Will counselling help me?

One of the most challenging questions I hear in counselling is when a new client asks me if I think counselling can help them. Typically this will be at the end of our initial discussion at our first meeting. This is a fact-finding meeting and not a counselling session as such. At the end of this meeting the client and I decide how (or if) we go forward, and generally I will be led by the client.

Understandably, the question uppermost in my potential client’s mind is whether counselling will work for them. So why is this such a challenging question?

At this point in time the client and I are still relative strangers. A very important element of the relationship between counsellor and client is trust. People come to counselling because something in their life feels wrong and they are not sure how to change it. Person-centred counselling isn’t about telling or advising people what to do. It is about helping them access difficult emotional areas and enabling positive change – it is essentially ‘non-directive’. This can only happen effectively in a relationship that has the key elements of trust and safety.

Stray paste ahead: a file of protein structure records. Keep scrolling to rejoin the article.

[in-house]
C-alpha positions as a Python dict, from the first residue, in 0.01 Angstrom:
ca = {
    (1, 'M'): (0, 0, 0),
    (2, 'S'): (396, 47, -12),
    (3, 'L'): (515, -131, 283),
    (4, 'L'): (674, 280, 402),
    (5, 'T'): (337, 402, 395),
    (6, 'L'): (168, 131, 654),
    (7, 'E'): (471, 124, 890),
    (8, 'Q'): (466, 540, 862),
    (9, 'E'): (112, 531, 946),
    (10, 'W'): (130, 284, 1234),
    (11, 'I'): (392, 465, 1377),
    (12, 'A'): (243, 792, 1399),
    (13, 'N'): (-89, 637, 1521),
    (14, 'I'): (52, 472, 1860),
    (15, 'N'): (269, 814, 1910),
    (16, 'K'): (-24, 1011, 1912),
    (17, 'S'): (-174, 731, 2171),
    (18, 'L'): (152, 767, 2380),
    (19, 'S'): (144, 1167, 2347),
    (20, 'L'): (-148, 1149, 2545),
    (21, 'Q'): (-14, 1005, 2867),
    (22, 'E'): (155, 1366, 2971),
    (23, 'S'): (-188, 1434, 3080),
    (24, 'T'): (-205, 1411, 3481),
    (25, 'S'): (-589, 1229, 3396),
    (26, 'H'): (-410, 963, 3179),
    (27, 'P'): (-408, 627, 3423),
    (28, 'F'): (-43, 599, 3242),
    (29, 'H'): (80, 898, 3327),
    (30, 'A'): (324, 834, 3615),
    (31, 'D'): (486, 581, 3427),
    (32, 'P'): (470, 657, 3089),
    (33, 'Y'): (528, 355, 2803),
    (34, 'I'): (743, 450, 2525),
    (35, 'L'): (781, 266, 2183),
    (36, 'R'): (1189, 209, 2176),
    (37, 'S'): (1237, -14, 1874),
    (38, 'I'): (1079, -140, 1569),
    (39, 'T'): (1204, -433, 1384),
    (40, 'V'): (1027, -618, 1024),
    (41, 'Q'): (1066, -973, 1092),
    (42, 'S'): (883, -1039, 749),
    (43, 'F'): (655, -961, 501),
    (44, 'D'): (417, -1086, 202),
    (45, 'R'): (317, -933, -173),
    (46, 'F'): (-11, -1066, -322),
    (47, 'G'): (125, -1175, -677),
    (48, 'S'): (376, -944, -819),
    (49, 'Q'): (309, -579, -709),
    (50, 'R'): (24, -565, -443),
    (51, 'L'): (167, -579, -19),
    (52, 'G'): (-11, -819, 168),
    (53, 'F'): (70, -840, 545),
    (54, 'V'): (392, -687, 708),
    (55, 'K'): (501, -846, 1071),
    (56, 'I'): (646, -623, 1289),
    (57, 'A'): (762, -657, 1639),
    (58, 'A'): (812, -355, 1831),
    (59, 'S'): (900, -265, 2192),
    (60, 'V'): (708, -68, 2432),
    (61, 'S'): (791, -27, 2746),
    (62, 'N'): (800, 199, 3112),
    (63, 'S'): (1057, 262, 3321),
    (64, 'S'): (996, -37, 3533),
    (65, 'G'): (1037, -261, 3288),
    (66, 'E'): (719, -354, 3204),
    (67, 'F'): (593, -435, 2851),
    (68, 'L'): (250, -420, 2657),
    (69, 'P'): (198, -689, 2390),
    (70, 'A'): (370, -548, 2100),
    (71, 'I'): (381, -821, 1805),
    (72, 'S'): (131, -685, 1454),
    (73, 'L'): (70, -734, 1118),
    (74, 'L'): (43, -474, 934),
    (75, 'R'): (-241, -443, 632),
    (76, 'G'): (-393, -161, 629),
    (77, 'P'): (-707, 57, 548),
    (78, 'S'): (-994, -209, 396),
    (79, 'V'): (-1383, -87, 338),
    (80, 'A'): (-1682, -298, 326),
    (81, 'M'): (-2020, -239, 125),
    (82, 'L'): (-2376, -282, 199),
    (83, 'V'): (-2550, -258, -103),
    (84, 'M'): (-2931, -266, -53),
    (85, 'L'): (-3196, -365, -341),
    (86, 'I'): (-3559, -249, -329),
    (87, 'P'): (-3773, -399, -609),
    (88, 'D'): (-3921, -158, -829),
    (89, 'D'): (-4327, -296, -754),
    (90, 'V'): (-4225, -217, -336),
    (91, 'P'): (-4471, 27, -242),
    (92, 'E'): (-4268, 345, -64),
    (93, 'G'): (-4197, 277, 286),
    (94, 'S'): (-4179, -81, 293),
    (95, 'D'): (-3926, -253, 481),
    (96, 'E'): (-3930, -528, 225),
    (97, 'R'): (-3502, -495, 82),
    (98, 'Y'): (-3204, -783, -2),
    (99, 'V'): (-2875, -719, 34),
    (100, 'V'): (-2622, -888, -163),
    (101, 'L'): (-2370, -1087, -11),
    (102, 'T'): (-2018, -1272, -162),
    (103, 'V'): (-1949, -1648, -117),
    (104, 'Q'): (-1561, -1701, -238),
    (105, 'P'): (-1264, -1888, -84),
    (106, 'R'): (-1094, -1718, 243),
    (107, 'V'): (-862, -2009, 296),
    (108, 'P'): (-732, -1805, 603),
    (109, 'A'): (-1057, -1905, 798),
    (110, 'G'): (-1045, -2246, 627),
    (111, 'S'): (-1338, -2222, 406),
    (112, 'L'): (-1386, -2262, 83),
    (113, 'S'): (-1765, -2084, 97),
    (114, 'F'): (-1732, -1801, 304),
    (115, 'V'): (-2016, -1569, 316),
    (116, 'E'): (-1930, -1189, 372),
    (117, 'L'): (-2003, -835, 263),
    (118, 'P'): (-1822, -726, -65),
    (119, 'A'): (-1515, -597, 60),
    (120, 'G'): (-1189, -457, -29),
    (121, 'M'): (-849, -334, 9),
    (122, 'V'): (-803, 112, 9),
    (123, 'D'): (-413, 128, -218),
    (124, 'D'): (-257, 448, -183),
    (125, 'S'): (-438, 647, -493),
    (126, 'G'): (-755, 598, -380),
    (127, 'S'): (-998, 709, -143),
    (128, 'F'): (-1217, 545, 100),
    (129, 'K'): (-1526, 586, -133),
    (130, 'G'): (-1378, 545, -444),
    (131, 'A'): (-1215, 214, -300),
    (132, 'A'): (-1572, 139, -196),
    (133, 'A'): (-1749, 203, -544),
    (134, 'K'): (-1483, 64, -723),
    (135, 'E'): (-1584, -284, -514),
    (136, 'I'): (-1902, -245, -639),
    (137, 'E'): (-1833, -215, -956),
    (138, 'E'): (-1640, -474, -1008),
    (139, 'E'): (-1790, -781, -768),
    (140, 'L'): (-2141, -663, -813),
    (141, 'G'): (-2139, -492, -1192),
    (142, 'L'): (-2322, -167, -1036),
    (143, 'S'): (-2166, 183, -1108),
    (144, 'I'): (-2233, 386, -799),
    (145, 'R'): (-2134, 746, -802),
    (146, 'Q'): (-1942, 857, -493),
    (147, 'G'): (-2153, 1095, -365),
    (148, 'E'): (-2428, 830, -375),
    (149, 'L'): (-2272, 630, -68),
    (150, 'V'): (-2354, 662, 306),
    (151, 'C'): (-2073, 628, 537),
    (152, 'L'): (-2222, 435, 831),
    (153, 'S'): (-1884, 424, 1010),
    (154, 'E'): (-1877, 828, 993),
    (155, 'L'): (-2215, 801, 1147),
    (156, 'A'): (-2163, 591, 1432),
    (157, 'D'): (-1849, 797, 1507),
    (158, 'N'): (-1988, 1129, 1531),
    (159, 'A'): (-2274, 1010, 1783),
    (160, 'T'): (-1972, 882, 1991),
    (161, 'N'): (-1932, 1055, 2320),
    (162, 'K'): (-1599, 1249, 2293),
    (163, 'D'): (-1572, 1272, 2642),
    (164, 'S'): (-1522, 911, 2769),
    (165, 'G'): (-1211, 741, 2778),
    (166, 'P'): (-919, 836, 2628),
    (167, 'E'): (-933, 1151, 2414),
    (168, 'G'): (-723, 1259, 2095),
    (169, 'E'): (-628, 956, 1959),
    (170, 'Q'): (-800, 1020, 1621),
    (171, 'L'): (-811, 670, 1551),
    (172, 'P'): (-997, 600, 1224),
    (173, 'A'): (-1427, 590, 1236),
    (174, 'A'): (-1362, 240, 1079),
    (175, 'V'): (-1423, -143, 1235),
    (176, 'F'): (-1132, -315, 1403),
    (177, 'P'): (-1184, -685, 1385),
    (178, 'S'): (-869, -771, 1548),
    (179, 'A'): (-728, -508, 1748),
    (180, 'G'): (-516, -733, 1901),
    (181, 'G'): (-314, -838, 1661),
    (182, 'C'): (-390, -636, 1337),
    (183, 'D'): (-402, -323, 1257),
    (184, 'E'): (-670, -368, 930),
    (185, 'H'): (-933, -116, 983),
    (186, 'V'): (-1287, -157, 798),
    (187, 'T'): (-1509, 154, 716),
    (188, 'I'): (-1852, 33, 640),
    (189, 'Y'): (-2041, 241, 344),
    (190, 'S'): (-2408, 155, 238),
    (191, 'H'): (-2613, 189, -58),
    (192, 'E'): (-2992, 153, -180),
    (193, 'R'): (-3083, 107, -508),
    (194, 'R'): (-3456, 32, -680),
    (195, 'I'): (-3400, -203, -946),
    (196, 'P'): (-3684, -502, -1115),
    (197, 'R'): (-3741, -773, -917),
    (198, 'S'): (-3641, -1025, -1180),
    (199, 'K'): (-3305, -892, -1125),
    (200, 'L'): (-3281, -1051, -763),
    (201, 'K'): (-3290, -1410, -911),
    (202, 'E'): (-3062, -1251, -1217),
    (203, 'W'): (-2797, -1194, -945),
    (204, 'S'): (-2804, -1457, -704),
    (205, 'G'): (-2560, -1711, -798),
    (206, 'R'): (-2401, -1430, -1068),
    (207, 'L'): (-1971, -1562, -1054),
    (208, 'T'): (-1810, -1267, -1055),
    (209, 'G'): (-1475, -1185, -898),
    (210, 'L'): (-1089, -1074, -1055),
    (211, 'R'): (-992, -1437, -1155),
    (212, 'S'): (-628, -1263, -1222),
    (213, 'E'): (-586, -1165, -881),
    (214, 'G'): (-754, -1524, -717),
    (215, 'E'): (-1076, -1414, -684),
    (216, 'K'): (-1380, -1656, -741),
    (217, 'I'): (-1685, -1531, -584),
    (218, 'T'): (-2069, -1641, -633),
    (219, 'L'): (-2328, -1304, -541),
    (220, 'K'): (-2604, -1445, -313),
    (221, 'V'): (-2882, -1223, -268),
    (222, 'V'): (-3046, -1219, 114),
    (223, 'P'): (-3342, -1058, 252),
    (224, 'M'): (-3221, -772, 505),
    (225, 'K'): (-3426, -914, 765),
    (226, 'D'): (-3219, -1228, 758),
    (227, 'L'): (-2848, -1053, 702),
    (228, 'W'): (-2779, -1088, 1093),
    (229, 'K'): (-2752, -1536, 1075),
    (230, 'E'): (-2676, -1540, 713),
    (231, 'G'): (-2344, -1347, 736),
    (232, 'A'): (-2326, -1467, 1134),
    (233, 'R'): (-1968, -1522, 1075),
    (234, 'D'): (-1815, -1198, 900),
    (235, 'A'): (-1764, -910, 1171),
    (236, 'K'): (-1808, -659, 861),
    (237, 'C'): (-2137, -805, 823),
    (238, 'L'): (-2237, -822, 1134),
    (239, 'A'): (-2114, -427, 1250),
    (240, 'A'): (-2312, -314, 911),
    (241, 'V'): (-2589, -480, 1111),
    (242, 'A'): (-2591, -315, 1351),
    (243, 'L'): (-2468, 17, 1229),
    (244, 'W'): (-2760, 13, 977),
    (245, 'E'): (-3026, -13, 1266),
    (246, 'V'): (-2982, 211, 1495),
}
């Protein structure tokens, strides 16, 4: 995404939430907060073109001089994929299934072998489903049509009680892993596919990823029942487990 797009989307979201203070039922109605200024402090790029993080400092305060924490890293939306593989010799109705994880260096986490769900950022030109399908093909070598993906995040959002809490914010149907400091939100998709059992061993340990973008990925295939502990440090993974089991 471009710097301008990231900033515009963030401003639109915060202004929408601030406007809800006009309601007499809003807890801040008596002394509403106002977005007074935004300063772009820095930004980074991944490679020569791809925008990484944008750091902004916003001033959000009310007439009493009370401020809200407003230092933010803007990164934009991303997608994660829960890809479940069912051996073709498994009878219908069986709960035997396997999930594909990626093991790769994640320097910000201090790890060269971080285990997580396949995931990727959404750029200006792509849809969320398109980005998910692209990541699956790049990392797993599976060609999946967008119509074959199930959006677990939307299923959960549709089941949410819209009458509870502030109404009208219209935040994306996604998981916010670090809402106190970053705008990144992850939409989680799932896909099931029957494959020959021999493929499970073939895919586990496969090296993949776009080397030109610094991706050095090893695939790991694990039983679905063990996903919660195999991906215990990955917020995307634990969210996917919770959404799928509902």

It is therefore essential that the client feels comfortable with their counsellor. I often suggest that those considering counselling try out initial discussions (I prefer not to use terms like ‘assessments’ or ‘interviews’) with two or three potential counsellors just to see how they feel in their company, before committing to a series of sessions.

So whether counselling will help depends as much as anything on how a client feels about working with their new counsellor, and they will have a better idea about that than the counsellor will, even if they are still unsure. Taking the question to a more general level – i.e. can counselling help as a process in itself? – my inclination would be to say yes in most cases, simply because the healing potential arising from a therapeutic relationship – once it develops – is so powerful.

In the context of a trusting relationship it becomes possible for the client to allow themselves to be more truly who they are, without fear of judgment or rejection.   It is then easier for the client to develop the courage to engage more fully with the reality of their experiencing, past or present. This will quite likely involve connecting with difficult emotions. Our emotions are real and have something to say to us, in the same way that physical pain warns us that our bodies need attention.

Facing up to, and dealing with, emotional pain takes courage. So timing is important. When entering into counselling people need to feel ready and that, at least to some extent, they are in control. What happens in counselling can be both liberating and illuminating. But you need to want to be there.

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